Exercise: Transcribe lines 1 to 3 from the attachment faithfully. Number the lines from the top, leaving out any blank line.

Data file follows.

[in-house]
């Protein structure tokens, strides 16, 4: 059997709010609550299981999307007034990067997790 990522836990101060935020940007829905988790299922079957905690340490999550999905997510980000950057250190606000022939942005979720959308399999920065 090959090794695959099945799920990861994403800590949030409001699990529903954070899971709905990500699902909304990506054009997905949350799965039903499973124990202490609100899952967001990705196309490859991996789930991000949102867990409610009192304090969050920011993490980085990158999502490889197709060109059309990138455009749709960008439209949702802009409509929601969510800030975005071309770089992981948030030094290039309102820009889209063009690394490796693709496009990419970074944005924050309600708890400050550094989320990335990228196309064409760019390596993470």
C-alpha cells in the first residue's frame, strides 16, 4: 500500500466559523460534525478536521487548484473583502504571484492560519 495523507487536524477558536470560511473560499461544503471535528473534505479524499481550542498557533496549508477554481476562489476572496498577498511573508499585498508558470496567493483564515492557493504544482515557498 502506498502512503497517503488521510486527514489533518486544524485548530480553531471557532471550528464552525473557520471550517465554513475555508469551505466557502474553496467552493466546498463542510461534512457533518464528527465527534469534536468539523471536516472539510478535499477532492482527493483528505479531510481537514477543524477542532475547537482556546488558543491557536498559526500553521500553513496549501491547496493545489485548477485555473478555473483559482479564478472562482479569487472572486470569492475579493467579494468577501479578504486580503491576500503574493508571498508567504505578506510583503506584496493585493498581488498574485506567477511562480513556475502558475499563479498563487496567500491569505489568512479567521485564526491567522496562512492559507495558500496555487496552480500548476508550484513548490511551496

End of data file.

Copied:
[in-house]
């Protein structure tokens, strides 16, 4: 059997709010609550299981999307007034990067997790 990522836990101060935020940007829905988790299922079957905690340490999550999905997510980000950057250190606000022939942005979720959308399999920065 090959090794695959099945799920990861994403800590949030409001699990529903954070899971709905990500699902909304990506054009997905949350799965039903499973124990202490609100899952967001990705196309490859991996789930991000949102867990409610009192304090969050920011993490980085990158999502490889197709060109059309990138455009749709960008439209949702802009409509929601969510800030975005071309770089992981948030030094290039309102820009889209063009690394490796693709496009990419970074944005924050309600708890400050550094989320990335990228196309064409760019390596993470």
C-alpha cells in the first residue's frame, strides 16, 4: 500500500466559523460534525478536521487548484473583502504571484492560519 495523507487536524477558536470560511473560499461544503471535528473534505479524499481550542498557533496549508477554481476562489476572496498577498511573508499585498508558470496567493483564515492557493504544482515557498 502506498502512503497517503488521510486527514489533518486544524485548530480553531471557532471550528464552525473557520471550517465554513475555508469551505466557502474553496467552493466546498463542510461534512457533518464528527465527534469534536468539523471536516472539510478535499477532492482527493483528505479531510481537514477543524477542532475547537482556546488558543491557536498559526500553521500553513496549501491547496493545489485548477485555473478555473483559482479564478472562482479569487472572486470569492475579493467579494468577501479578504486580503491576500503574493508571498508567504505578506510583503506584496493585493498581488498574485506567477511562480513556475502558475499563479498563487496567500491569505489568512479567521485564526491567522496562512492559507495558500496555487496552480500548476508550484513548490511551496